I Pledge Allegianceby Pat Mora and Libby Martinez with illustrations by Patrice Barton is reviewed by Rita Zobayan.
Independence Day is just around the corner, and for many of us that means barbecues, fireworks, and parades. Of course, the celebration includes the pride of being or becoming an American, and that’s the focus of I Pledge Allegianceby Pat Mora and Libby Martinez and illustrated by Patrice Barton (Alfred A. Knopf; $16.99; ages 3-7).
Young Libby must lead her class in the school flag ceremony, and her great aunt Lobo is getting ready for her citizenship ceremony. They both must learn the Pledge of Allegiance, so they decide to practice together. They practice in front of their cat, Libby’s stuffed animals, and each other, and during the week, Libby learns Lobo’s story about coming to America and becoming a citizen.
“Why do you want to be a citizen?” I ask.
“Mi querida, I was born in Mexico and went to school there, but the United States has been my home for many years. I am proud to be from Mexico and to speak Spanish and English. Many people are proud of the places where they were born or where they grew up. But a long time ago…my father wanted a safer place for us to grow up, and we came to the United States. The American flag—read, white, and blue—wrapped itself around me to protect me.”
This sweet story artfully weaves the themes of patriotism, immigration, citizenship, history, and family. It’s a wonderful introduction to the importance, history, and meaning of the Pledge, as well as a reminder that no matter where we come from, we are all together under the flag.
This is the kind of picture book you will want to read slowly and relish as if you were eating a piece of the finest European chocolate after going off a diet. Simply delicious.
I have a soft spot for stories set in Europe, having lived there over 10 years. Cities with beautiful pedestrian-friendly town squares are abundant, and the Viennese ones where so much of A Gift for Mama(Alfred A. Knopf Books for Young Readers, $17.99, Ages 4-8) takes place is no exception. Being transported back to a bustling 19th century Vienna is just part of the pleasure children will experience when reading this gorgeous, uplifting new picture book.
Meet Oskar, an adorable lad eager to find something special to give his mother on her birthday, but alas, he has but one single coin. There, much to Oskar’s delight, “in the middle of the market, was a flower seller.” A bright yellow rose beckoned to him so he used his coin to buy a blossom that would be “the perfect present.”
It doesn’t take long to realize that Oskar has a heart of gold. There’s even a golden, sunshiny quality to all the illustrations, helping the reader feel good all over as Oskar’s kindness is demonstrated again and again. As the story unfolds, Oskar’s encounter with an artist – with whom he trades his rose for a “beautiful horsehair paintbrush” – sets off a series of exchanges with a conductor, a singer, a lyricist, an Empress and ultimately a sad little girl, linking one individual to the other, and always demonstrating Oskar’s generosity.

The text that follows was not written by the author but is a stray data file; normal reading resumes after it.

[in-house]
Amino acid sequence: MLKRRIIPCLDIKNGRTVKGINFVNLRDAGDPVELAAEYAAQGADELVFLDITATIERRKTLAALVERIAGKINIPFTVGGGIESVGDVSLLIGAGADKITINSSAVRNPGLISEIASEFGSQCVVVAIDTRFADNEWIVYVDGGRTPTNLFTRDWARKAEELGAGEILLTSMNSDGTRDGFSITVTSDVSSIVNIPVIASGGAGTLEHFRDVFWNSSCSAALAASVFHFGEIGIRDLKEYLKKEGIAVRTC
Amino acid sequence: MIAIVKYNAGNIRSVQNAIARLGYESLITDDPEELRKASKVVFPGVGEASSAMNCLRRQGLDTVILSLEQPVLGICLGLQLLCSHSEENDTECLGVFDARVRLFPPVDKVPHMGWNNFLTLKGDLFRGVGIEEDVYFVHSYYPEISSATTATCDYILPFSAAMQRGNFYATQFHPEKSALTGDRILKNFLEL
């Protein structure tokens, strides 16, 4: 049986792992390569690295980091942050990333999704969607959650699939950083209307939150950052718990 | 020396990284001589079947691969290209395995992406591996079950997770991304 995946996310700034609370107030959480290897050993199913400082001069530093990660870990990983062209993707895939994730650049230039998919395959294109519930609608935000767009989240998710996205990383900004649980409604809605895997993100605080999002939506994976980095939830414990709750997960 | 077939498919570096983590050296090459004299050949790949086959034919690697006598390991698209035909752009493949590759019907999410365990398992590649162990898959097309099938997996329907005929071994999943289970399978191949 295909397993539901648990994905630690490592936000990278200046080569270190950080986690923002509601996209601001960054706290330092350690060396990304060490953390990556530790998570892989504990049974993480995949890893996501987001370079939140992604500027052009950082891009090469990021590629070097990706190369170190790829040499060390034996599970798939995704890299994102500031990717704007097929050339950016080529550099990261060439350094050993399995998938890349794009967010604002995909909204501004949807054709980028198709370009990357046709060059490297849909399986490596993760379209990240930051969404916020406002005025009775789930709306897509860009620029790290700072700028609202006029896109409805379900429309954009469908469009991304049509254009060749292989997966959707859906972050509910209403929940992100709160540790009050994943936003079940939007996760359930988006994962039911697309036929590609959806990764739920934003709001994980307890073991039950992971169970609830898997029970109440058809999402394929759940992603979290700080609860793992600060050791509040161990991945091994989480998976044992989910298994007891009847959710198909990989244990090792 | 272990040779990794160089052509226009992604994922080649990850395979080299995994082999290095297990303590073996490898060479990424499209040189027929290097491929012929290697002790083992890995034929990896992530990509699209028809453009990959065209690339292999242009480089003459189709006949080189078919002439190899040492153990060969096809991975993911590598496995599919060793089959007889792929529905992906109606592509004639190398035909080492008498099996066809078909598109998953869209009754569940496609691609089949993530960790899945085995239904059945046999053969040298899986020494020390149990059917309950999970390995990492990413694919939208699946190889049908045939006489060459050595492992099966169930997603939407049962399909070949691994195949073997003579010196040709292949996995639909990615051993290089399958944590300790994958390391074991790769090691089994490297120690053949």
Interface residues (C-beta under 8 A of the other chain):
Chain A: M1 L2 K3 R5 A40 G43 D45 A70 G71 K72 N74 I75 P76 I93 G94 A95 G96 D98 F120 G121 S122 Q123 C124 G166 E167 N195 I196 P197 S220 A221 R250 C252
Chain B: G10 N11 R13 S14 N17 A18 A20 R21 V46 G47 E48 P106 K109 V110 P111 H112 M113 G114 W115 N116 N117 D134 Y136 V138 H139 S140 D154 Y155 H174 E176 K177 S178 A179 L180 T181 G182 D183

You can almost hear a waltz playing in the background as you turn the pages of this stunning-to-look-at picture book. Between Lodding’s obvious love of Vienna captured in her prose, and Jay’s crackly-style, vivid vignettes of vintage Viennese life, it’s tempting to book a flight to Austria to track down the places depicted in this must-read picture book. A Gift for Mama is at once a touching tribute to a child’s love for his mother while also an homage to glorious Vienna of a bygone era. I’m going back for seconds!
The universal tale of a new baby (or in this case, nine tadpoles) taking all of mommy and daddy’s attention from big brother (or in this instance, Little Frog) will delight older siblings, whether boys or girls.
We all know newborns don’t do much, but require oodles of attention from their parents. So it is when Little Frog suddenly finds himself the big brother to nine tadpoles. They can’t build towers, they can’t play the drums, and they can’t even jump! All they can do is take mommy and daddy’s time away from Little Frog, who is resentful of missing story time and goodnight kisses from his parents.
Then, one day the tadpoles grow into little frogs themselves becoming perfect playmates for their big brother. Little Frog decides having siblings isn’t so bad after all, and that it makes his family better than ever. Little Frog becomes the best big brother and one youngsters can relate to.
A companion book for Feeney’s other works: Small Bunny’s Blue Blanket (see below) and Little Owl’s Orange Scarf,Little Frog’s Tadpole Trouble is the perfect book when a new baby is brought into the family.
Here’s a book for all of you parents out there with little ones who have an attachment to a blanket, stuffed animal, or other inanimate object. You are not alone! Who hasn’t tried to sneak a sour smelling “doggie” into the washer? How many times have you heard of the dad cajoling the night janitor to let him into the preschool to retrieve the “bunny” left in a cubby, just so his daughter could go to sleep, or seen the dirty, frayed, and much loved blanket dragging behind a toddler in the grocery store? Tatyana Feeney, author of Little Owl’s Orange Scarfand Little Frog’s Tadpole Trouble, has enchanted us again with Small Bunny’s Blue Blanket and captured one of the cutest and at the same time most frustrating, loves of wee ones: the security blanket.